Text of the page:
The Children’s Hospital of Philadelphia (CHOP) has removed most dietary supplements from its list of approved medications due to regulatory, safety and efficacy concerns. The move reportedly makes CHOP the first hospital in the nation to place such a ban. Noting that vitamins and dietary supplements are essentially unregulated and “there is no sound information about adverse side effects, drug interactions, or even standard dosing for the vast majority of them,” Sarah Erush, pharmacy clinical manager and a member of the hospital’s Therapeutic Standards Committee, said that “administering these medications—particularly to children with serious health complications— is unethical when the risks are unknown, and when there are alternative treatments that have been proven in clinical trials to be safe and effective.”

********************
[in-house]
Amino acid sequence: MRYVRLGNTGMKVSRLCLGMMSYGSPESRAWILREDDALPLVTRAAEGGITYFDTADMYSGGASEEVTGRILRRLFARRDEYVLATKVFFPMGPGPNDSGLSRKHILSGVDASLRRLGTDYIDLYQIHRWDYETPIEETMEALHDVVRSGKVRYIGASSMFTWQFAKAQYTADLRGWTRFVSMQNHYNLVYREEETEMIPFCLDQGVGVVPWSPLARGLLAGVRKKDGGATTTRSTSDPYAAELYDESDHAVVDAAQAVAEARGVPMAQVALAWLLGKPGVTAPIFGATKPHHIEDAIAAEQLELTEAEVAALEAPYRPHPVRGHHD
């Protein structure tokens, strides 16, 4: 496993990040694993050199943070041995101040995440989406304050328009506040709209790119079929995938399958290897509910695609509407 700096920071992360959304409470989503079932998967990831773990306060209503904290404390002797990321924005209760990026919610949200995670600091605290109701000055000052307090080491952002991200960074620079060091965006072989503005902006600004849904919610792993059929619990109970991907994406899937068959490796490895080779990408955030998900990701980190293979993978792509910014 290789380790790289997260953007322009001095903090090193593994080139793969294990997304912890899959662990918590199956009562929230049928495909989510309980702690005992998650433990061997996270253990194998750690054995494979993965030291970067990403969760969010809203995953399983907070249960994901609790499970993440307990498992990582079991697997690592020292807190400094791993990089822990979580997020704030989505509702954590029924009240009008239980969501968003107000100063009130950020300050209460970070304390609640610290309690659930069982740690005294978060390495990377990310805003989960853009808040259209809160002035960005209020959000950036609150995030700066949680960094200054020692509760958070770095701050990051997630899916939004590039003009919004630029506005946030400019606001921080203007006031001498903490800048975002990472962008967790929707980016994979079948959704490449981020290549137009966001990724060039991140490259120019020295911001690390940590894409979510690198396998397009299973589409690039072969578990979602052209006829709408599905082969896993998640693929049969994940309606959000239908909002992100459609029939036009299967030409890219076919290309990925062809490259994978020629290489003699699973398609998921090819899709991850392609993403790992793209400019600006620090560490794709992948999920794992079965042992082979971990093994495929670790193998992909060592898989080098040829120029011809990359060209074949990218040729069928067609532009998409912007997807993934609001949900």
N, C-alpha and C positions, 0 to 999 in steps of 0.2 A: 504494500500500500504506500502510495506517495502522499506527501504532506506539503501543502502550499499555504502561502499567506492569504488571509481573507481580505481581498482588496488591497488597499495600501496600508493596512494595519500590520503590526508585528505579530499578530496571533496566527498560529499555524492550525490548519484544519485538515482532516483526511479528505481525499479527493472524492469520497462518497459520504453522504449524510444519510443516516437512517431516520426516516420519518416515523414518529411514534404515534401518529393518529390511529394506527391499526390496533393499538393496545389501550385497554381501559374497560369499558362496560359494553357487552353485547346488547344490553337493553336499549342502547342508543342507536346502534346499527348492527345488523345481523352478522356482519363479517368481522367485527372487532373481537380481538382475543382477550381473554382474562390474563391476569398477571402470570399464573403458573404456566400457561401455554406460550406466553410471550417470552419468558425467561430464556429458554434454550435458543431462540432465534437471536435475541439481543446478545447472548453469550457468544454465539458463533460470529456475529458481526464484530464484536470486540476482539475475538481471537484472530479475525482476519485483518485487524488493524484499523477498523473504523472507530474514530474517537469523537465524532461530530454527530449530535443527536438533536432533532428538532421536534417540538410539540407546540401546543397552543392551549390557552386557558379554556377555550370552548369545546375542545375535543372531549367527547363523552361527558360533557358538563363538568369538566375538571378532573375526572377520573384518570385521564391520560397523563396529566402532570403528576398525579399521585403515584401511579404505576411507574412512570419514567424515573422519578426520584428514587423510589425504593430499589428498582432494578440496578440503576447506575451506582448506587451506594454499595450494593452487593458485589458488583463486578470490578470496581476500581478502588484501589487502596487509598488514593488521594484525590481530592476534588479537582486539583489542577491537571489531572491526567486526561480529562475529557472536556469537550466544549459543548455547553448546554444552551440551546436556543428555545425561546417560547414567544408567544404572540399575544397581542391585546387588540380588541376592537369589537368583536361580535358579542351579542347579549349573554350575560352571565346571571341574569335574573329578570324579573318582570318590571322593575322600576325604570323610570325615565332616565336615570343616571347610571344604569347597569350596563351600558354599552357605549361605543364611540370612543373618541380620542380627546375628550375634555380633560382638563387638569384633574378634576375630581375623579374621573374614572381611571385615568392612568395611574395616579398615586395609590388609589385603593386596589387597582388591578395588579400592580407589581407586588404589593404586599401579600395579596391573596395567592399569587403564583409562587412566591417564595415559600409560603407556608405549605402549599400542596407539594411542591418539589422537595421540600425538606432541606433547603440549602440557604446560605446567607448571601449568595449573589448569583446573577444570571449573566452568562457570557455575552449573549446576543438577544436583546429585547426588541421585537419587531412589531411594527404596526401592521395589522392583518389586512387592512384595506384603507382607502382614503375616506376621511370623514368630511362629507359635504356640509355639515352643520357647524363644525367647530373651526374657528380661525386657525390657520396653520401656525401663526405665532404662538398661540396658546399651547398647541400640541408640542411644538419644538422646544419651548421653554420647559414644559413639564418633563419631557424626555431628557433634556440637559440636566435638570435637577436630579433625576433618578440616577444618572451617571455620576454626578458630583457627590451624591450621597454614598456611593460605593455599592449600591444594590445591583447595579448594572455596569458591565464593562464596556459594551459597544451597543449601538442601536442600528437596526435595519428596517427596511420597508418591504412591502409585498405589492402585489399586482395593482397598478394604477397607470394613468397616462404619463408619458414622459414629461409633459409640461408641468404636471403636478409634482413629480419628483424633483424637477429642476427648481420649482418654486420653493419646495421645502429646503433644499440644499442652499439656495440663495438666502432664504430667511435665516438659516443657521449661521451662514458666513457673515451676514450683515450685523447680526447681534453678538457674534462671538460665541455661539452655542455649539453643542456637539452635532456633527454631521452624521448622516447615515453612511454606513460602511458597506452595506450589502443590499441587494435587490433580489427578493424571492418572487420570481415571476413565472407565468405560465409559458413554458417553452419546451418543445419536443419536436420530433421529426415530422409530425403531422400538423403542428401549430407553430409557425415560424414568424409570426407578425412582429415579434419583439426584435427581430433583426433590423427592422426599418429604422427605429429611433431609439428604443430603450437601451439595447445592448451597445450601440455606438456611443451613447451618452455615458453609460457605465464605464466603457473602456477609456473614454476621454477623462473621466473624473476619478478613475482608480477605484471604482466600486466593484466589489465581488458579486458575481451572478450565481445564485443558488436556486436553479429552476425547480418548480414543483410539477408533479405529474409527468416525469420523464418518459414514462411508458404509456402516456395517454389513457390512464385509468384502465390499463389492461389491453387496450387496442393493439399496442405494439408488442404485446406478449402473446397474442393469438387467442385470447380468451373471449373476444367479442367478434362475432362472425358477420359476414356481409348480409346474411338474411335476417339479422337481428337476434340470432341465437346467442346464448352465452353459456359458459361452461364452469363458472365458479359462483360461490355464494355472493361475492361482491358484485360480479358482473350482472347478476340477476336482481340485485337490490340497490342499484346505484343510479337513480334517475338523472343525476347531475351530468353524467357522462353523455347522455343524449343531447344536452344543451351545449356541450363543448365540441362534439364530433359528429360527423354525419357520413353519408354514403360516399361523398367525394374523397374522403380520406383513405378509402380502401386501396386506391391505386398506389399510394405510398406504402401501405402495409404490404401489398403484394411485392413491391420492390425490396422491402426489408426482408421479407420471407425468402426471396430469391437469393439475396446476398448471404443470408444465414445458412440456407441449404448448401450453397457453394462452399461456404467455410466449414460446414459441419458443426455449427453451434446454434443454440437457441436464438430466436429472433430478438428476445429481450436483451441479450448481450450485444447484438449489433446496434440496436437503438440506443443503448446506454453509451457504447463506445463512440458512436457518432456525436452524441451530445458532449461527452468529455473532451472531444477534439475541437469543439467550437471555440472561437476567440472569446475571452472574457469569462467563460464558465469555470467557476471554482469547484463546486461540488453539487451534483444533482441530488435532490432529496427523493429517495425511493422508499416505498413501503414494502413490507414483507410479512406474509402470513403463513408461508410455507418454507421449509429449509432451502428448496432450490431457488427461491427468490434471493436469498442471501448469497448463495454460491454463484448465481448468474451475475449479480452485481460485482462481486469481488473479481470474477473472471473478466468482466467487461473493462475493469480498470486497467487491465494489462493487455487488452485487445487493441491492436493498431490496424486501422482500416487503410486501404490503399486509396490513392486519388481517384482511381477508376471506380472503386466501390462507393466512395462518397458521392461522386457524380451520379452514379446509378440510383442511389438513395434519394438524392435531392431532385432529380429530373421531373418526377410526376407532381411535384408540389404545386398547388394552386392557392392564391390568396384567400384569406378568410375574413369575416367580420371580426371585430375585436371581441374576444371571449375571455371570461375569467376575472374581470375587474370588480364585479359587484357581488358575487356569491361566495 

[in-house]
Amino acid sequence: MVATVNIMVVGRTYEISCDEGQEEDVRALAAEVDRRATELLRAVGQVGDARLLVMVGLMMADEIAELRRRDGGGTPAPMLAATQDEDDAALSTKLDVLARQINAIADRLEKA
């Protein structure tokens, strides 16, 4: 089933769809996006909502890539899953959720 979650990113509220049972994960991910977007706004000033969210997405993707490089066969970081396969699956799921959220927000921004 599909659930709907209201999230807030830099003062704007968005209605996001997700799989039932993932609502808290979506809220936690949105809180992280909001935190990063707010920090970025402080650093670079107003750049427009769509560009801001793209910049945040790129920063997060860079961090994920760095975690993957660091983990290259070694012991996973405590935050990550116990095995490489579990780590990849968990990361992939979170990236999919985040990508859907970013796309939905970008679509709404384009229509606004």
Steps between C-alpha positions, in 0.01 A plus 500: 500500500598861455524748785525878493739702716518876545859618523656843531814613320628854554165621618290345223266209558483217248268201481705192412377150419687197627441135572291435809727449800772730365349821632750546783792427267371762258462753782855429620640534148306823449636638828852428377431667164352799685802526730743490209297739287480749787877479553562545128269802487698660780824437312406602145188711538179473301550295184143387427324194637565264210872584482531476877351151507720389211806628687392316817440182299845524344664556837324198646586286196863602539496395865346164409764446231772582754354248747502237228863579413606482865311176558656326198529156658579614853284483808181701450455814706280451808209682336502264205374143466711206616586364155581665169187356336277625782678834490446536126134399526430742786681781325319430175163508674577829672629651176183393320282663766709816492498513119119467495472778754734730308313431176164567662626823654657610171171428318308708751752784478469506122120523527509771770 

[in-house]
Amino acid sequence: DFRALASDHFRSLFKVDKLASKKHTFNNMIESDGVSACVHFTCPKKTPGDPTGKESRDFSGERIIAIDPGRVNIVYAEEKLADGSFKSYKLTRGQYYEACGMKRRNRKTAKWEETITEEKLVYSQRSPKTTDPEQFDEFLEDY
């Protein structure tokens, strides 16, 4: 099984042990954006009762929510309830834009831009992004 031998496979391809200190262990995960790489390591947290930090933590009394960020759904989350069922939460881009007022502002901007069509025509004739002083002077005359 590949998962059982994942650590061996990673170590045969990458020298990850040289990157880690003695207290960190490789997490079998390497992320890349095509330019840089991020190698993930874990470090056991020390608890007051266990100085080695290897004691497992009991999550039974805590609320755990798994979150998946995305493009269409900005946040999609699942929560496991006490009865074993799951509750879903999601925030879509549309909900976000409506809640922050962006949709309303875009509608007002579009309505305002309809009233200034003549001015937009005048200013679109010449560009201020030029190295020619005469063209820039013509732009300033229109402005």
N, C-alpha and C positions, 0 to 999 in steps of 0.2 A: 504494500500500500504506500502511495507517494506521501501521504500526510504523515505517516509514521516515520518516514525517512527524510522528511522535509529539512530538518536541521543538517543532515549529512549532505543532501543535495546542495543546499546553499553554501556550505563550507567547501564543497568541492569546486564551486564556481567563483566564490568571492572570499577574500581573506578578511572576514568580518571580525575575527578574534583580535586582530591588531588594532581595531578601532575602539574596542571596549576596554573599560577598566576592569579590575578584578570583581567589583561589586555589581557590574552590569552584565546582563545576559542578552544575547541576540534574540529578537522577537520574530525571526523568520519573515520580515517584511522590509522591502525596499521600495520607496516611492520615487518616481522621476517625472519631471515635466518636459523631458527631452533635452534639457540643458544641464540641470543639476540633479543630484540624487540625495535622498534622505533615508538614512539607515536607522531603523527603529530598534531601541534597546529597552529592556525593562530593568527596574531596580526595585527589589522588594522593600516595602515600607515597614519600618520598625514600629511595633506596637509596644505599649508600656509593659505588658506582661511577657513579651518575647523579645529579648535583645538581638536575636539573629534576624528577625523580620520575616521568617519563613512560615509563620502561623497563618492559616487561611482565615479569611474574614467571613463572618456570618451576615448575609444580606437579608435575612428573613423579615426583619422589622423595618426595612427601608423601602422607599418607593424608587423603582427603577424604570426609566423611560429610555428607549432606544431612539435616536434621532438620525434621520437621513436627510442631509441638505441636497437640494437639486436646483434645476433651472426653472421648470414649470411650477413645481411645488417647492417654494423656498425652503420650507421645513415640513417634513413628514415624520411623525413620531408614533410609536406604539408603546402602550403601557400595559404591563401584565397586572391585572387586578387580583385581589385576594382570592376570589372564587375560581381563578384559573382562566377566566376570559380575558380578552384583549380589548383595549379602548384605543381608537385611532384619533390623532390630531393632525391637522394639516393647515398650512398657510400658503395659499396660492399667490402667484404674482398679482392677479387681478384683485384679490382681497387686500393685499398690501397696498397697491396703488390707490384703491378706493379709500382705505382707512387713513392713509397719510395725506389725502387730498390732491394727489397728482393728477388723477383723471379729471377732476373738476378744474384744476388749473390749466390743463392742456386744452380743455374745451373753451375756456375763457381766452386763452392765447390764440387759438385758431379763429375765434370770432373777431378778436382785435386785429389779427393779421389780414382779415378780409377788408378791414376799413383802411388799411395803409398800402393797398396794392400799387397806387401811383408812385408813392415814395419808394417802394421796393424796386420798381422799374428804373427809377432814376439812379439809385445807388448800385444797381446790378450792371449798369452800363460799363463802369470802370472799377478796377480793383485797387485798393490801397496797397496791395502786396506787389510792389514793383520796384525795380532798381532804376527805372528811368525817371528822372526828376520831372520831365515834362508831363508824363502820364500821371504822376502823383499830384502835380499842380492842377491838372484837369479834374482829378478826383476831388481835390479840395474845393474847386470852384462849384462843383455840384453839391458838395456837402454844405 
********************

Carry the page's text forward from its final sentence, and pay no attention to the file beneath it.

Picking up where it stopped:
The hospital will allow a limited list of vitamins and nutrients to be used with regard to certain medical conditions. To be included on the list, products must follow guidelines similar to those for FDA-approved medications and demonstrate proven safety and efficacy data in pediatric patients.  

Under the new policy, parents or guardians will be asked upon admission whether the patient is taking any medication or supplements, and the attending nurse or physician will review the hospital’s policy discouraging the use of supplements and inform parents or guardians of the potential risks associated with the supplement—contamination, mislabeling, interactions with medications, or potential unforeseen adverse effects. To use supplements not on the approved list, parents or guardians will be required to sign a waiver stating that they agree to be responsible for providing the product. See Children’s Hospital of Philadelphia News Release, October 8, 2013.